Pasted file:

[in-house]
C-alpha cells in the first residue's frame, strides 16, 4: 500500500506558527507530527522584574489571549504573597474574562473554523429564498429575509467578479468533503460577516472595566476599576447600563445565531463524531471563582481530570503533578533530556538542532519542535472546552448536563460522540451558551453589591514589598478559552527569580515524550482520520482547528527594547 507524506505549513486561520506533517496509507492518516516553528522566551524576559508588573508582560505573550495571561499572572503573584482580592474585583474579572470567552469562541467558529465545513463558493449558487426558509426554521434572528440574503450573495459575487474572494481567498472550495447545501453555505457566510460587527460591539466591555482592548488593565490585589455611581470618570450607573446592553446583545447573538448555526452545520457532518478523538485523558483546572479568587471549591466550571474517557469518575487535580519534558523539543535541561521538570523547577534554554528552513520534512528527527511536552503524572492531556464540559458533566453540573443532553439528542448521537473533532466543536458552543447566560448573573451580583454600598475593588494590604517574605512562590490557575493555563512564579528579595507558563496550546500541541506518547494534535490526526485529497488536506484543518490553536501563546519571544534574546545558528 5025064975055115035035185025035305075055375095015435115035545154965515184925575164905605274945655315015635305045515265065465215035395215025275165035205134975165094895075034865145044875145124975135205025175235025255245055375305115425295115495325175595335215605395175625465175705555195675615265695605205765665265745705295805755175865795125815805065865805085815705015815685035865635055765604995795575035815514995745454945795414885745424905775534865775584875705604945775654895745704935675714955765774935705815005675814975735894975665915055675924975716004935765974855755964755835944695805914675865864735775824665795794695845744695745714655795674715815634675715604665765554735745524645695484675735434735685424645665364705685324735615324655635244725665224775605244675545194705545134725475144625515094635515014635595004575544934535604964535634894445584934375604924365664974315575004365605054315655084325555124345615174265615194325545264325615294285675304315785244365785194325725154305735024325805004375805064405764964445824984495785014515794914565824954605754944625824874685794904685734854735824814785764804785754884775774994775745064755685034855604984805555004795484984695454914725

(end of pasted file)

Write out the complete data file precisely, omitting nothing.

[in-house]
C-alpha cells in the first residue's frame, strides 16, 4: 500500500506558527507530527522584574489571549504573597474574562473554523429564498429575509467578479468533503460577516472595566476599576447600563445565531463524531471563582481530570503533578533530556538542532519542535472546552448536563460522540451558551453589591514589598478559552527569580515524550482520520482547528527594547 507524506505549513486561520506533517496509507492518516516553528522566551524576559508588573508582560505573550495571561499572572503573584482580592474585583474579572470567552469562541467558529465545513463558493449558487426558509426554521434572528440574503450573495459575487474572494481567498472550495447545501453555505457566510460587527460591539466591555482592548488593565490585589455611581470618570450607573446592553446583545447573538448555526452545520457532518478523538485523558483546572479568587471549591466550571474517557469518575487535580519534558523539543535541561521538570523547577534554554528552513520534512528527527511536552503524572492531556464540559458533566453540573443532553439528542448521537473533532466543536458552543447566560448573573451580583454600598475593588494590604517574605512562590490557575493555563512564579528579595507558563496550546500541541506518547494534535490526526485529497488536506484543518490553536501563546519571544534574546545558528 5025064975055115035035185025035305075055375095015435115035545154965515184925575164905605274945655315015635305045515265065465215035395215025275165035205134975165094895075034865145044875145124975135205025175235025255245055375305115425295115495325175595335215605395175625465175705555195675615265695605205765665265745705295805755175865795125815805065865805085815705015815685035865635055765604995795575035815514995745454945795414885745424905775534865775584875705604945775654895745704935675714955765774935705815005675814975735894975665915055675924975716004935765974855755964755835944695805914675865864735775824665795794695845744695745714655795674715815634675715604665765554735745524645695484675735434735685424645665364705685324735615324655635244725665224775605244675545194705545134725475144625515094635515014635595004575544934535604964535634894445584934375604924365664974315575004365605054315655084325555124345615174265615194325545264325615294285675304315785244365785194325725154305735024325805004375805064405764964445824984495785014515794914565824954605754944625824874685794904685734854735824814785764804785754884775774994775745064755685034855604984805555004795484984695454914725